A big part of the transformation has been about ensuring there is a good mix between different layers of knowledge and expertise.

agility within IT

Agility within IT is not a prerequisite for a broader transformation, but it certainly helps.

At ING, we introduced a more agile way of working within IT a few years ago, but it was not organization-wide agility as we understand it today, because it did not involve the business.

You can certainly start in IT and gradually move to the business side, the advantage of this being that the IT teams can test and develop the concept before the company rolls it out more widely.

But I think you could equally start with one value stream, let’s say mortgages, and roll it out simultaneously in the business and in IT. Either model can work. What you can’t do—and that is what I see many people do in other companies—is start to cherry pick from the different building blocks.

For example, some people formally embrace the agile way of working but do not let go of their existing organizational structure and governance. That defeats the whole purpose and only creates more frustration.

risks in this agile model

I see two main risks.

First, agility in our case has been extremely focused on getting software to production and on making sure that people respond to the new version of what they get.

If you are not careful, all innovations end up being incremental. You therefore have to organize yourself for a more disruptive type of innovation—and you can’t always expect it to come out of an individual team.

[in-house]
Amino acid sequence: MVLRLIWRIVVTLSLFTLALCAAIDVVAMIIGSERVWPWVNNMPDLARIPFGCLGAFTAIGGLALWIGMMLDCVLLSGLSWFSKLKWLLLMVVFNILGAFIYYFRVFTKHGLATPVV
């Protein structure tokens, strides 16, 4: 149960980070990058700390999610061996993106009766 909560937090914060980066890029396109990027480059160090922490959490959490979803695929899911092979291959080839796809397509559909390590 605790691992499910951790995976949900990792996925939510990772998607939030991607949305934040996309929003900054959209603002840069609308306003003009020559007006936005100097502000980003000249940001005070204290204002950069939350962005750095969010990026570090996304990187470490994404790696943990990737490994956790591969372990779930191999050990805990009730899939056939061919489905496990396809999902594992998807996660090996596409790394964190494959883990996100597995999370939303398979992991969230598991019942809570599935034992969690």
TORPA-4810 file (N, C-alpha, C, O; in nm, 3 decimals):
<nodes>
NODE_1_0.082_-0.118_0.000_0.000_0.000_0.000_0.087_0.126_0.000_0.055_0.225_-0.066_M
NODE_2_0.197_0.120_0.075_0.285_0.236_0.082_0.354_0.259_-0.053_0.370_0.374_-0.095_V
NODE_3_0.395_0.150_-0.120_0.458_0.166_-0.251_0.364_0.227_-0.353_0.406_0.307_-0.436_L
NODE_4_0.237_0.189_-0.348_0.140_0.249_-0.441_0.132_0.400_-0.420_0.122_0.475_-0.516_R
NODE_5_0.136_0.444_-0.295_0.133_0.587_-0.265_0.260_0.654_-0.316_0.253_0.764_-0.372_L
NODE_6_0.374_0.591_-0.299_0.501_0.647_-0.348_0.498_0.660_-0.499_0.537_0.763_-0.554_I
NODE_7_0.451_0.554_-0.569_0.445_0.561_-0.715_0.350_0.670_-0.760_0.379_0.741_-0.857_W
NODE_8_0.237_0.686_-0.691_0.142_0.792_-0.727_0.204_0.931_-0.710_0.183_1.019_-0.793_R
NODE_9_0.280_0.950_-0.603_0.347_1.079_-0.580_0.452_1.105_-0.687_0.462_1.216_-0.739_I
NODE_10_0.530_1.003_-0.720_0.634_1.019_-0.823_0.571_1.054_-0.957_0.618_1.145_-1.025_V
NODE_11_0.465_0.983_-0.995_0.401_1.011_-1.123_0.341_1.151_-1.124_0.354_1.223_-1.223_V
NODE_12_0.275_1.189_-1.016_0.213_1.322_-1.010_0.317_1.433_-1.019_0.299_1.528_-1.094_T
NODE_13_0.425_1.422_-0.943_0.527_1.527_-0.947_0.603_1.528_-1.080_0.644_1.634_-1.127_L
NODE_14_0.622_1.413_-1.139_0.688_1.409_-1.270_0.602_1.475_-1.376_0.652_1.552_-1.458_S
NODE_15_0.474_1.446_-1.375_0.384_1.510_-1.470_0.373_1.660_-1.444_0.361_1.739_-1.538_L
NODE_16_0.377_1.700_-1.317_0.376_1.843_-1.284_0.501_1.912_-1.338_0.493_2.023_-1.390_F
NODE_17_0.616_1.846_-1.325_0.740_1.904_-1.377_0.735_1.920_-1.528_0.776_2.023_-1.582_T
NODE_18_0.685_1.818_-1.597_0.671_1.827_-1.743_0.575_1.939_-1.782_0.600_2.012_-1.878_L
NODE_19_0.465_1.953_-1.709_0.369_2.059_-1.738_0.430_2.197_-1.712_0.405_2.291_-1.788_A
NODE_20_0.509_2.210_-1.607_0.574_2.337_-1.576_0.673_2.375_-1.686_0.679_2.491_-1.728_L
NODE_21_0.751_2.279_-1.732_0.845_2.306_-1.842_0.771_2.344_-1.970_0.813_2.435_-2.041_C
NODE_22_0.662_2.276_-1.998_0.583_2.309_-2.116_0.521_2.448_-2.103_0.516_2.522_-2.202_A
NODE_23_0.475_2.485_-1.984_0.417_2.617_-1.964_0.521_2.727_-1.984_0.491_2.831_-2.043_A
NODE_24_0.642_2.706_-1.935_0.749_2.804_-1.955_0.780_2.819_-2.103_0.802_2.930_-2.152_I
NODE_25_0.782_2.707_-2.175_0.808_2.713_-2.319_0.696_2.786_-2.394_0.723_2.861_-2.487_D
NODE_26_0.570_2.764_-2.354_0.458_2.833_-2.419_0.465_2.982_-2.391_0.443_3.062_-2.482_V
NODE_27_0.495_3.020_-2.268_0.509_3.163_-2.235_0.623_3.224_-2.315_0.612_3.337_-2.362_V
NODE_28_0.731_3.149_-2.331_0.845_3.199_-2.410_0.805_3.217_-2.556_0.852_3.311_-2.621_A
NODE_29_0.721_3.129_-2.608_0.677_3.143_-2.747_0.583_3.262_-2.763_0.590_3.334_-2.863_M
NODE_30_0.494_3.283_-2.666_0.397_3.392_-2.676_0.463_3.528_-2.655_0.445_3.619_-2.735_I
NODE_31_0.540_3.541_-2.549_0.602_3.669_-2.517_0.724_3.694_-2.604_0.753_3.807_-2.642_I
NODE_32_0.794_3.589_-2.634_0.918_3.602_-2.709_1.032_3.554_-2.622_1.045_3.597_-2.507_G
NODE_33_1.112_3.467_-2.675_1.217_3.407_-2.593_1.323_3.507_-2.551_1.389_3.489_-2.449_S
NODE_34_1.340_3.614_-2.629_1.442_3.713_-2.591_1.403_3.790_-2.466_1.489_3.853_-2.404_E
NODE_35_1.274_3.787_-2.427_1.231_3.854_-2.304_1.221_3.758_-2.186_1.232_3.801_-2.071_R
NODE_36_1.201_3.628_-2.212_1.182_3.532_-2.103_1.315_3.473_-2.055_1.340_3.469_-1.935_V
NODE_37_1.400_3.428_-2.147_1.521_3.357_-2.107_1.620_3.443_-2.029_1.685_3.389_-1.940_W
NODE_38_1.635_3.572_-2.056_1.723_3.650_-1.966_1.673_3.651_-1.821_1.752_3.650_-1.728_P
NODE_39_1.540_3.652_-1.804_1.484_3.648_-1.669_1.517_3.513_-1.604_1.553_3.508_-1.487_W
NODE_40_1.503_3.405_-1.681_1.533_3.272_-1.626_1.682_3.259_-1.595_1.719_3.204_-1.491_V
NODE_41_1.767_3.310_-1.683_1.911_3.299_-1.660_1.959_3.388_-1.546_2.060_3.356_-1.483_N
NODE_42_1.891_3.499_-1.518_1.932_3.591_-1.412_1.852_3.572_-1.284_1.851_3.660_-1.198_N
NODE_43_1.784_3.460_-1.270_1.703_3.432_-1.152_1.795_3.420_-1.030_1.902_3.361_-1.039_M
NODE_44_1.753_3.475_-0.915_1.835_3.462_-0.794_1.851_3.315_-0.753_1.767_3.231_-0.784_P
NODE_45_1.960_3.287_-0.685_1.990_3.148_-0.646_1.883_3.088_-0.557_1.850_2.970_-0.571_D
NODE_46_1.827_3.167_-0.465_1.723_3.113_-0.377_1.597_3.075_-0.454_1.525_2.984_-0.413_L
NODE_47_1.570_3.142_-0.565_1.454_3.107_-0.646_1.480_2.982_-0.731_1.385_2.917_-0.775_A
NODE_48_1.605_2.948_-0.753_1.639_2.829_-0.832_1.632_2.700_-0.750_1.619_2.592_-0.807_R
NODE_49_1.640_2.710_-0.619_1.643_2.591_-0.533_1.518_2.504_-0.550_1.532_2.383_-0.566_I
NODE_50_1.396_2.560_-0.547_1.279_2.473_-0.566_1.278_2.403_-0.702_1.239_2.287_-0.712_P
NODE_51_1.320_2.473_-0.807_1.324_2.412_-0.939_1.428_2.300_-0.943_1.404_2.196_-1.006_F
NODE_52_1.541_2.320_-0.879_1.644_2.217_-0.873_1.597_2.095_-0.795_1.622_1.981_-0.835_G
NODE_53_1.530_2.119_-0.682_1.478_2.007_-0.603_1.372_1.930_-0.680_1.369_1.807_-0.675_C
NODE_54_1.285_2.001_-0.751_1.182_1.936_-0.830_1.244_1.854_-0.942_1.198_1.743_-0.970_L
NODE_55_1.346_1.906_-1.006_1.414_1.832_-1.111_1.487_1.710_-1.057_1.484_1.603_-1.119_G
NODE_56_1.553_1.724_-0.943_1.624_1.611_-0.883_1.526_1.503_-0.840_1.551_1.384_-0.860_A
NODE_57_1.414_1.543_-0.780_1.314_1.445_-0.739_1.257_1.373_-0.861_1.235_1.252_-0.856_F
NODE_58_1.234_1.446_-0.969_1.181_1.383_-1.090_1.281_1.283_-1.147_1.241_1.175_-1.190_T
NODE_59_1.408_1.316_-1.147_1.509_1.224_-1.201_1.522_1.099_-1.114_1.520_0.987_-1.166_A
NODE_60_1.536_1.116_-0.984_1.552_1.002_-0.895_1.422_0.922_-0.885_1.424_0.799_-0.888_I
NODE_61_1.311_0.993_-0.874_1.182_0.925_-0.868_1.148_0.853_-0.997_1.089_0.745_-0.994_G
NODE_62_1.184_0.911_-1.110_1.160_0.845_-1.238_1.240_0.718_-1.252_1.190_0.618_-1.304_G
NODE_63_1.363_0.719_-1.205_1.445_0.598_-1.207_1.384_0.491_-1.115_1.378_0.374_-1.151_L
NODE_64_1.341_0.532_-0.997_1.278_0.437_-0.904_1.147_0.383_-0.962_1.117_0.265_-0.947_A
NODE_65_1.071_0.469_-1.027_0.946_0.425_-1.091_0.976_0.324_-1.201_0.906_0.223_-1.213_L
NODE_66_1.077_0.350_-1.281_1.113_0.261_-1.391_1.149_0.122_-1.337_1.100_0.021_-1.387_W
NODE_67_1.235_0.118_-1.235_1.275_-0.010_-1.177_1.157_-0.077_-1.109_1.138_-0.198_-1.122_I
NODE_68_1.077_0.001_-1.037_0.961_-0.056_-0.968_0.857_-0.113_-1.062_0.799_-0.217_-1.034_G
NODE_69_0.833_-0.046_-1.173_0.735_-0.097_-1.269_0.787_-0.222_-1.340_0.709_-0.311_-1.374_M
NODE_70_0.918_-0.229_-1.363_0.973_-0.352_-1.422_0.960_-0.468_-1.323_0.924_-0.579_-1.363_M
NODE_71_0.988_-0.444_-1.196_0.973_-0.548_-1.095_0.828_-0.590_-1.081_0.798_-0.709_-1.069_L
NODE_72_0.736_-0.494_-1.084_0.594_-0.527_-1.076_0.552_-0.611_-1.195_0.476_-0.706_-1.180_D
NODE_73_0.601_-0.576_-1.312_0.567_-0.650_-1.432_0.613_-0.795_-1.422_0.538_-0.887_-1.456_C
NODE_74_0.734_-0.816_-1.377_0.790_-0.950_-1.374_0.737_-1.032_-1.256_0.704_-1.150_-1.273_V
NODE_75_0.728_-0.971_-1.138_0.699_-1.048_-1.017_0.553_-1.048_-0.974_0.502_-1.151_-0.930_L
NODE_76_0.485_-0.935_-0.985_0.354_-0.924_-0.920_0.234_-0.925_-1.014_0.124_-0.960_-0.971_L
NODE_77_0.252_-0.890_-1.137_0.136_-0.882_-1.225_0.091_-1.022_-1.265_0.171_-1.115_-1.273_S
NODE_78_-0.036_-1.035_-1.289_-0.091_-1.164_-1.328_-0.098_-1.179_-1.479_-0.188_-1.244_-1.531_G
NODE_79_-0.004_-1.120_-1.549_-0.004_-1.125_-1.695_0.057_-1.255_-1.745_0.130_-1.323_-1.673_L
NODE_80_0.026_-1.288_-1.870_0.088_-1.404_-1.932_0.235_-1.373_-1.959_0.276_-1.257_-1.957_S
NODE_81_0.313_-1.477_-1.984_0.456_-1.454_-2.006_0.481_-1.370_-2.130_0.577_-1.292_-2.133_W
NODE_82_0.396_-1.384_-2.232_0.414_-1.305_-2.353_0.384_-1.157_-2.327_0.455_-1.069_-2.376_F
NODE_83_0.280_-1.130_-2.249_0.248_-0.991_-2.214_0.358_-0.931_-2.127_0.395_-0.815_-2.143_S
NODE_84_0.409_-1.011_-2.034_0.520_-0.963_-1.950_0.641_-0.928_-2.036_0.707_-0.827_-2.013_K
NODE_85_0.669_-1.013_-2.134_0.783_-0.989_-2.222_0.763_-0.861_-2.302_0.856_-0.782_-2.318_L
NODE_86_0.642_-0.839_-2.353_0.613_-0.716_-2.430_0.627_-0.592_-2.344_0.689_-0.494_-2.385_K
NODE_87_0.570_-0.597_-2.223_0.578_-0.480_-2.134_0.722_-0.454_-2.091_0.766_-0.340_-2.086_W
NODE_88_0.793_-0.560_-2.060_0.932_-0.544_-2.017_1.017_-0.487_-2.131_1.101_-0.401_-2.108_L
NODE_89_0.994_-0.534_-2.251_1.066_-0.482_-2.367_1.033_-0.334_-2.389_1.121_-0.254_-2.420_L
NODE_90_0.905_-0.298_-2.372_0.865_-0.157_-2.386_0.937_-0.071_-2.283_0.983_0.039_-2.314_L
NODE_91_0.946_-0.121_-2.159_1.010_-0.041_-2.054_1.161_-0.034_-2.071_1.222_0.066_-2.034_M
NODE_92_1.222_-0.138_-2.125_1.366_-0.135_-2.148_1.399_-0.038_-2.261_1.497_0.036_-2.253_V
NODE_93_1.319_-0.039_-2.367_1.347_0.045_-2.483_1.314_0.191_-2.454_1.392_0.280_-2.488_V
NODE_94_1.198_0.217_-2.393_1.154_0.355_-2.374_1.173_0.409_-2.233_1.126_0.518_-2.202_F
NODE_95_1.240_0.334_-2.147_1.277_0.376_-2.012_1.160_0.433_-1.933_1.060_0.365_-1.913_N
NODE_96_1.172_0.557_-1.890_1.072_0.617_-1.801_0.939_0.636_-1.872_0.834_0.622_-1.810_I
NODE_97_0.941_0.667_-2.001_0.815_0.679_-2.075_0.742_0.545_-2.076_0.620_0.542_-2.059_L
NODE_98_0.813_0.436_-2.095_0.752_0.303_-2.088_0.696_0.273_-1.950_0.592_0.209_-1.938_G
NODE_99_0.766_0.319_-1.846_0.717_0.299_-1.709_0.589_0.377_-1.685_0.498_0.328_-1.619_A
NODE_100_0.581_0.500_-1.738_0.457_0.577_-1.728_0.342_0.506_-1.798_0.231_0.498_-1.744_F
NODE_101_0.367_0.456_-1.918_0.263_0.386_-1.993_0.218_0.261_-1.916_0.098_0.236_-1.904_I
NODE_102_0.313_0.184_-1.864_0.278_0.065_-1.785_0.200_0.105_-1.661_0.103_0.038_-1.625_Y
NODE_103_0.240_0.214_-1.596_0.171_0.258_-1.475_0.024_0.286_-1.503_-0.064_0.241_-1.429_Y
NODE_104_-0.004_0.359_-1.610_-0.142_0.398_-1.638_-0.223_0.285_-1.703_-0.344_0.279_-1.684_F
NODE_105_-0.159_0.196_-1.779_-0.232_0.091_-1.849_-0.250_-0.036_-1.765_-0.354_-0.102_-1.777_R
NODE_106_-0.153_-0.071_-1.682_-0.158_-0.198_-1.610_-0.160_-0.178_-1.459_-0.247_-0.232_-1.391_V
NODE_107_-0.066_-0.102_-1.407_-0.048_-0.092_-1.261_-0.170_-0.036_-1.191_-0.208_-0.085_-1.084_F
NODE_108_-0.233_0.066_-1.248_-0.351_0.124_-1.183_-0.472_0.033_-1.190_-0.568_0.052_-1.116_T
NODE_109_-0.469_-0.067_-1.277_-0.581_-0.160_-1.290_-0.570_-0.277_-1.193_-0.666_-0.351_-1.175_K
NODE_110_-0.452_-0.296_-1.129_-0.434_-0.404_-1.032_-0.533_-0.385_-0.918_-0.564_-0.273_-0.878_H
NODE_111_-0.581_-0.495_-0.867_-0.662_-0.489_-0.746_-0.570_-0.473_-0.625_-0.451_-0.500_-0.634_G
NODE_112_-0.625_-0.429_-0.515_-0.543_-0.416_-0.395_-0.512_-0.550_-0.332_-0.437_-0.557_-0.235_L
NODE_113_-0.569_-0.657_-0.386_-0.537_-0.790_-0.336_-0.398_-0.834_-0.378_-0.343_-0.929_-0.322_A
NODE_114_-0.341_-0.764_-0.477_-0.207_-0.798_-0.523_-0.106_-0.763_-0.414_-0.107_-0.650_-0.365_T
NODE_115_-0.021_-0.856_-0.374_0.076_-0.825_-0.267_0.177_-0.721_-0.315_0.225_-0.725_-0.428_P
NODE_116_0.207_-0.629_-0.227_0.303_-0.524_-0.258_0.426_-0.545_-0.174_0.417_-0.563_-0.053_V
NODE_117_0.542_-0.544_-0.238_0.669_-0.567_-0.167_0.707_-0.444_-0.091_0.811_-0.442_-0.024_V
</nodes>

Second, our agile way of working gives product owners a lot of autonomy to collect feedback from end users and improve the product with each new release. There is a risk that people will go in different directions if you don’t align squads, say, every quarter or six months.

You have to organize in such a way that teams are aligned and mindful of the company’s strategic priorities.



Peter Jacobs is Chief Information Officer and board member of ING Bank Netherlands. He is responsible for all application development and maintenance activities within the bank in the Netherlands. Scope includes customer data, lending, mortgages, payments, savings, branches, call centers, internet and ING mobile banking.

Prior to joining ING, Peter was an associate partner for McKinsey&Company in Amsterdam with a strong focus on Strategy, Mergers & Acquisition and Operations & IT. At election to associate partner, he was characterized by the Benelux partner-group as follows:

“Peter is an excellent problem solver. With an irresistible combination of smarts, empathy, honesty, charm, and enthusiasm, Peter provides a deep commitment to clients. His entrepreneurship and a bias towards action have helped Peter to become pivotal within the firm; consultants seek Peter out as a leader to work with: fun, no-nonsense and a true coach.”

Peter holds a Ph.D. (2005, cum laude) in Systems Engineering from Delft University of Technology. His research was on the development of distributed simulation languages for mathematical simulation modeling.